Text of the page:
Capt. Huy Tran interviews a witness in Vietnam during a search and recovery in the summer of 2012. Air Force officials say the service's need for more airmen who speak and understand other languages and cultures is only going to get bigger, even as budgets get tighter. (Courtesy of Capt. Huy Tran)
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Airmen with skills in languages other than English could find themselves on the promotion fast track in the Air Force of the future.
Whether it's fighting in Afghanistan or delivering aid to Haiti, Air Force officials say the service's need for more airmen who speak and understand other languages and cultures is only going to get bigger, even as budgets get tighter.
That means the smart money is building and maintaining a cadre of airmen with a variety of language skills, but only paying for the ones that are most urgently needed.
Air Force officials took a strong position in favor of airmen who speak a second language in 2011 by adding a section for foreign language skills to the Officers Selection Brief.
The service is in the process of revising its policy on offering foreign language proficiency bonuses, and the days of paying a bonus simply because someone has expertise in a language appear to be coming to an end.
"The policy that the Air Force had prior to this worked for a different time," said Christian Passch, chief of the Air Force language, region and culture policy program and budgeting. "We've found that, essentially, we were paying airmen…a bonus for languages that they either weren't using, or the Air Force didn't need anymore."
Passch said the policy is still a work in progress, but it is moving toward more incentive for airmen with skills in languages that are more diverse and critically needed, and away from incentives for those who have skills the Air Force believes it has enough of to meets its requirements.
"We said we've got to adjust this and make it relevant to today's world, and quite frankly where we think we're going to go," he said.
He said the changes could save the service about $11 million a year.
Language skills shift
Passch said that means aligning Air Force policy and resources with an increased focus on the Pacific, the Middle East and Africa, without losing the ability to work with established foreign partners in other parts of the world such as Europe and South America.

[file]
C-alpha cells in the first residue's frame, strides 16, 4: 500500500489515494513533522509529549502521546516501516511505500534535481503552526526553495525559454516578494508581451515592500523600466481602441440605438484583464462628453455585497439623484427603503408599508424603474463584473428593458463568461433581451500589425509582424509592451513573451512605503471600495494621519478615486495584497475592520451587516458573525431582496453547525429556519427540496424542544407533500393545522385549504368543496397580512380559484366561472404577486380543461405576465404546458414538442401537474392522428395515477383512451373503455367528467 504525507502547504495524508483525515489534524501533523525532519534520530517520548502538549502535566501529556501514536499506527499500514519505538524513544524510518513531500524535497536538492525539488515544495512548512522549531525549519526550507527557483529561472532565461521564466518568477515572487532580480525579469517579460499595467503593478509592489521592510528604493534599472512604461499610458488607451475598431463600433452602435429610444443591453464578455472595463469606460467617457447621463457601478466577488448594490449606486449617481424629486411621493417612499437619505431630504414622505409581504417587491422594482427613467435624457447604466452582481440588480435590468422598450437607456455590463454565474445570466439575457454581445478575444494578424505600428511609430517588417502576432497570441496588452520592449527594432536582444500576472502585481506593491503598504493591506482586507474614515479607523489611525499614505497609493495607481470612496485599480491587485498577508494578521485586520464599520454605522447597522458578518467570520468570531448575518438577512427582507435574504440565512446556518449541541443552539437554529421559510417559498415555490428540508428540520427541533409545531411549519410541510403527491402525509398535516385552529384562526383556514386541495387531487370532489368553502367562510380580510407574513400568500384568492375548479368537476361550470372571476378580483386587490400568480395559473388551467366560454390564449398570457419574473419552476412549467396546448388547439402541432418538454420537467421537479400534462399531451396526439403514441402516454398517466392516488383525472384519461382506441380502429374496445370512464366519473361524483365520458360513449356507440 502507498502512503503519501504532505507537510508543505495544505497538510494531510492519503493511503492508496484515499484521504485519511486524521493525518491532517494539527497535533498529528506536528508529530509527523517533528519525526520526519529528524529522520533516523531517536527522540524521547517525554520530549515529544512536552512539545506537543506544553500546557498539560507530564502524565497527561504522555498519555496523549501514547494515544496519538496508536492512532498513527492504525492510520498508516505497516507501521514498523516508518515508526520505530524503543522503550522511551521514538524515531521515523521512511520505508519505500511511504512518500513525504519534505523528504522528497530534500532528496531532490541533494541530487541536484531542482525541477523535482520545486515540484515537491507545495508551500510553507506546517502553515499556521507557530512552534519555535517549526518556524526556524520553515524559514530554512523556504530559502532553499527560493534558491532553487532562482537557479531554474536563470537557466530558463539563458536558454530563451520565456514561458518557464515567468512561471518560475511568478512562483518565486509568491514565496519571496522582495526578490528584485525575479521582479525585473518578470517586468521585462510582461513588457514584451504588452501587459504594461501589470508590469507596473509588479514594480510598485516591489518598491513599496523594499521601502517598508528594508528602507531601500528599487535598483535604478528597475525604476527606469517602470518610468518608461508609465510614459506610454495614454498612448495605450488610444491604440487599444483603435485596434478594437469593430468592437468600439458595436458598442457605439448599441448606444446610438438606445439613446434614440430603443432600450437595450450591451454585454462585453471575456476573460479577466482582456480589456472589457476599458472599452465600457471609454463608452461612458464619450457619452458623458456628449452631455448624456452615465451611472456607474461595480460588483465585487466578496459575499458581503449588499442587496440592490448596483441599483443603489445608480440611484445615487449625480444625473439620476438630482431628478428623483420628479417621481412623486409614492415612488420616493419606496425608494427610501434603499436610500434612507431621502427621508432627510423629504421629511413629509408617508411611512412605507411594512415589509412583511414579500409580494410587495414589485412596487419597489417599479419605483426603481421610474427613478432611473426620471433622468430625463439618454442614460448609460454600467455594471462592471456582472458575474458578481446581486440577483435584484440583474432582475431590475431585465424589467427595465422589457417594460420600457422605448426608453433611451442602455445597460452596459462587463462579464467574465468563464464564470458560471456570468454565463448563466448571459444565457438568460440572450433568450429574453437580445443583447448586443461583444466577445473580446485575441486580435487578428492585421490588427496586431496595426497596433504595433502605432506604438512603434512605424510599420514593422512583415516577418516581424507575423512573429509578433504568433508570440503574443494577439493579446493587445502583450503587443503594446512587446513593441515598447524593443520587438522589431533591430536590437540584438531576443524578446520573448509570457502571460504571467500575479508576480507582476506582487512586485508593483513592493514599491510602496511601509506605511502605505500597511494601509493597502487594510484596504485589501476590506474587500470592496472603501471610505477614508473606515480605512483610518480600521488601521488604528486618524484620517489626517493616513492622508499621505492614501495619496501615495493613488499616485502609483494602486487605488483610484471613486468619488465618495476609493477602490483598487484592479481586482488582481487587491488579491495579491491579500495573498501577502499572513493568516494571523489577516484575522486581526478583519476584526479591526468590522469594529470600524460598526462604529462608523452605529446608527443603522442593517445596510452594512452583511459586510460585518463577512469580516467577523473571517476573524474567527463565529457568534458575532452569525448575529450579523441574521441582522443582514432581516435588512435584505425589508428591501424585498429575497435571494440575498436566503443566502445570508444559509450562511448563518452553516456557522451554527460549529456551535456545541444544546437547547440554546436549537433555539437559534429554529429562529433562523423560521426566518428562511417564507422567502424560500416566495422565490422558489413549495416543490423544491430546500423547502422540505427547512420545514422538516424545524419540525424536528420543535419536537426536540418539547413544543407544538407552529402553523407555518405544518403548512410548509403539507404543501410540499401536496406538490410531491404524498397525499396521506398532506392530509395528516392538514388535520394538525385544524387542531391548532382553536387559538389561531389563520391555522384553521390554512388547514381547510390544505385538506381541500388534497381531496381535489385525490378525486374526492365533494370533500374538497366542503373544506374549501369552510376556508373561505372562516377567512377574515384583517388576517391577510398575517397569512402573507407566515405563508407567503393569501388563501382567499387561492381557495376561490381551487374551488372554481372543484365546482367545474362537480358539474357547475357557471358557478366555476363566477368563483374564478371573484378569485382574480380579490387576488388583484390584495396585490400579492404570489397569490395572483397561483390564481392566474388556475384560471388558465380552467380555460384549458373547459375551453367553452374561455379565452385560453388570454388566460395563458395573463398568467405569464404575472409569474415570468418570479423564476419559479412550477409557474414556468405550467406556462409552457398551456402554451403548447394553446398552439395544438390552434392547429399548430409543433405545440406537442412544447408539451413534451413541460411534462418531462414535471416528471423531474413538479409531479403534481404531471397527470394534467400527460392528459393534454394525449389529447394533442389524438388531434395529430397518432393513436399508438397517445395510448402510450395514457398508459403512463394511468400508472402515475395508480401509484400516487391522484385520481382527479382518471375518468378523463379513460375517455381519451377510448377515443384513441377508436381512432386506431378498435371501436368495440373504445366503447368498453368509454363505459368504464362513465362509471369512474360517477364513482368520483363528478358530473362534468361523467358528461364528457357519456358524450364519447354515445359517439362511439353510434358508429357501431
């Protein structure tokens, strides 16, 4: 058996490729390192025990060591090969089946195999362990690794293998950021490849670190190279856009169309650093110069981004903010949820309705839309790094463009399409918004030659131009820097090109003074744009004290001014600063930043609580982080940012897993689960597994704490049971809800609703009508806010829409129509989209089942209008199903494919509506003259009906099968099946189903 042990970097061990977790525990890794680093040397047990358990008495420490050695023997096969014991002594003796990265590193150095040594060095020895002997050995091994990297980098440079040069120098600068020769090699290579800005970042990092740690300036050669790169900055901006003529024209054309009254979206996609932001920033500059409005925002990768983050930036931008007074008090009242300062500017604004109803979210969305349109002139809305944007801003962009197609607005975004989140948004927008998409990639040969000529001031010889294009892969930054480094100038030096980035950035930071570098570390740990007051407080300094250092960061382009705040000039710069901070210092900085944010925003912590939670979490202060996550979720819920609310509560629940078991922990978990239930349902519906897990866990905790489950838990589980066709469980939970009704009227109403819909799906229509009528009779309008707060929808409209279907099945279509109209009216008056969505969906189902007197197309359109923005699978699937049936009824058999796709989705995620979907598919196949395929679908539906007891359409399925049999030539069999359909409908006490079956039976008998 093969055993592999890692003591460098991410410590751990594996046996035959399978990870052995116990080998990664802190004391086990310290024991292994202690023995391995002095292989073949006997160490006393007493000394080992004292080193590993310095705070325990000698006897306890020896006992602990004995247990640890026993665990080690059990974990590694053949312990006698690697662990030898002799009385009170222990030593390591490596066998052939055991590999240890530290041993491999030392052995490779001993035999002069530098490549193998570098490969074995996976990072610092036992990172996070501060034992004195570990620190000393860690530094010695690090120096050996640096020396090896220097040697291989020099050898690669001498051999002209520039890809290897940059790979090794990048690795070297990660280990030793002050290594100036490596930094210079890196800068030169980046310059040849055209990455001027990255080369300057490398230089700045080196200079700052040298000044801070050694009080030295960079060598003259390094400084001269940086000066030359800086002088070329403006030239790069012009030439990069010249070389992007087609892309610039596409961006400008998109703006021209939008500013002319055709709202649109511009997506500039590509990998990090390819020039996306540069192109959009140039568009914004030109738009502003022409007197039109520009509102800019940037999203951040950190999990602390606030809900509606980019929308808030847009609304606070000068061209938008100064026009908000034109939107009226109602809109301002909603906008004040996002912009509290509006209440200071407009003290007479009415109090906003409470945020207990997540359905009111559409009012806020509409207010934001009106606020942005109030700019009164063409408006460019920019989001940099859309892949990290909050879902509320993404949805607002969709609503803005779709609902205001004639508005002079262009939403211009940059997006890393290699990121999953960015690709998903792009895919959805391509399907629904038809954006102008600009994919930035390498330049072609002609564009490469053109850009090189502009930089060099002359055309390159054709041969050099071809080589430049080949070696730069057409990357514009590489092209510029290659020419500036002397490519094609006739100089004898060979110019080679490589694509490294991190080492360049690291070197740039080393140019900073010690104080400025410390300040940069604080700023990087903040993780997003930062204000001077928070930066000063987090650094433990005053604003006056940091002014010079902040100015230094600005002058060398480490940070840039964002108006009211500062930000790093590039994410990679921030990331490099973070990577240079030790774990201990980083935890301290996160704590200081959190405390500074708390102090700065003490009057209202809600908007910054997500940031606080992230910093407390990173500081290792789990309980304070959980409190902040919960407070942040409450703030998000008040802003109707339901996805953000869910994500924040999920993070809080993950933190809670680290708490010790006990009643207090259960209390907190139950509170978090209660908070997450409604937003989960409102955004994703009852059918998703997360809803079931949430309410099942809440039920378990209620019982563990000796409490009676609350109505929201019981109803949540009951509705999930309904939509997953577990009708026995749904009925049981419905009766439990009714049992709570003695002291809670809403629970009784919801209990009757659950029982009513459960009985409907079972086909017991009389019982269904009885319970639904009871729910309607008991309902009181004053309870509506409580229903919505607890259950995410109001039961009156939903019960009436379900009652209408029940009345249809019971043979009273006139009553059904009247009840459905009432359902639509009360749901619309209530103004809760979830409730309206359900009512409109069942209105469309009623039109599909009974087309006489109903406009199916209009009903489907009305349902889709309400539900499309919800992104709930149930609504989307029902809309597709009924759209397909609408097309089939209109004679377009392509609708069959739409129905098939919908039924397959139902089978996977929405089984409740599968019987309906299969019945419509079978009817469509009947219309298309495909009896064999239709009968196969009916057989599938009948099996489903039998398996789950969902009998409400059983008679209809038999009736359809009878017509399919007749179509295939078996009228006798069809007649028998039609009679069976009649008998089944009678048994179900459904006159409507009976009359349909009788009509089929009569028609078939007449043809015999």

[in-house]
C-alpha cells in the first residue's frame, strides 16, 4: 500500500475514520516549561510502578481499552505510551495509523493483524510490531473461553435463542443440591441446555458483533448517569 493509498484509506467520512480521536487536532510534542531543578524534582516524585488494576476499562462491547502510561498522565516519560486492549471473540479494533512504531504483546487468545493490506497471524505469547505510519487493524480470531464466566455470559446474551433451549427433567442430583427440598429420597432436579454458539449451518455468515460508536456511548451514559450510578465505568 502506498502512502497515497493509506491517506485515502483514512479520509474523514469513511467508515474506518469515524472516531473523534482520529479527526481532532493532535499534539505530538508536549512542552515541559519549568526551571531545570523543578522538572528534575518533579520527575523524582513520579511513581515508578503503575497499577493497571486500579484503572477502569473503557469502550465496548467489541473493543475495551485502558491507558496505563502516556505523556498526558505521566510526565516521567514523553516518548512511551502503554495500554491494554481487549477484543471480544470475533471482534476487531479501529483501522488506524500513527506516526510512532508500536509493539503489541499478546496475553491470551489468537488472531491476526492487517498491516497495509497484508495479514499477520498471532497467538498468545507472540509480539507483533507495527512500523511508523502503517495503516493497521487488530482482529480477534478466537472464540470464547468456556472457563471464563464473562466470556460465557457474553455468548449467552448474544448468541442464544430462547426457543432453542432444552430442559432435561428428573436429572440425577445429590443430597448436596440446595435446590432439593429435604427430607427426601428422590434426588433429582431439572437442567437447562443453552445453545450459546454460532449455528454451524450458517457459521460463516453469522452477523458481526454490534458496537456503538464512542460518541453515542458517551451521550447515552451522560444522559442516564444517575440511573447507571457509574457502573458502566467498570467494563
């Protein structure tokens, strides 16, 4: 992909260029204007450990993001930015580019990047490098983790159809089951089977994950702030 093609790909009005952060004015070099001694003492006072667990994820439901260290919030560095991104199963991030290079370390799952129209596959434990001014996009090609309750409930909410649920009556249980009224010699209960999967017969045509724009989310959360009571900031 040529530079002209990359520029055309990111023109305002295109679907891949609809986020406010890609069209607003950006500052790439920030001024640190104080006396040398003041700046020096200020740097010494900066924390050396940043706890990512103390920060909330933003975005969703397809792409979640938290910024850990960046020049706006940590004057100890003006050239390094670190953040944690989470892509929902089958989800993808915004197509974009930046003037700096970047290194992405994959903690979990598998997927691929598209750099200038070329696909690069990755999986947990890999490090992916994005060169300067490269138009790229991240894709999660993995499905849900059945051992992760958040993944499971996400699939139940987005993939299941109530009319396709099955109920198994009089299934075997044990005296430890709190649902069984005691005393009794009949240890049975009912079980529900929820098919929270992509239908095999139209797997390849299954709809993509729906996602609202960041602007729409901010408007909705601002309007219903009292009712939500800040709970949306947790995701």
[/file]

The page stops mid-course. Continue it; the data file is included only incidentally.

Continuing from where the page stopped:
He said the future policy also would likely give more incentive to airmen who are considered Air Force language professionals and need to maintain their proficiency levels to do their jobs.
Passch cautions that the policy won't preclude airmen who take on short-term assignments that require language skills from getting bonuses, but those bonuses would likely be tied to the duration of their assignment. The service is reviewing these positions to make sure that the right people are in the job, and that the jobs are needed, he said.
"I think everyone knows that the world is getting smaller every day, and as the world gets smaller, our resources become more valued, more restricted," he said.
Fewer resources means a greater reliance on foreign partners to conduct missions that the service might have taken on solo in the past, Passch said. And to work effectively with these partners, more airmen have to understand their languages and their cultures, he said.
The Air Force considered increasing the knowledge and understanding of other cultures and their languages by tying commissioning to having a working proficiency in a second language. Rand Corp., an Arlington, Va.-based think tank, studied the issue in 2009 through its Project Air Force initiative.
Researchers surveyed more than 3,500 officers, the majority of whom had some limited second language skills, mostly in Spanish, German and French. Those languages are the most commonly available languages at many U.S. universities, but they are not considered critical national security languages, nor are they aligned with Air Force needs, according to the report.
Officers reported that they believed that language proficiency was necessary for mission success, but only around 40 percent to 60 percent of those surveyed believed it was important for their individual careers.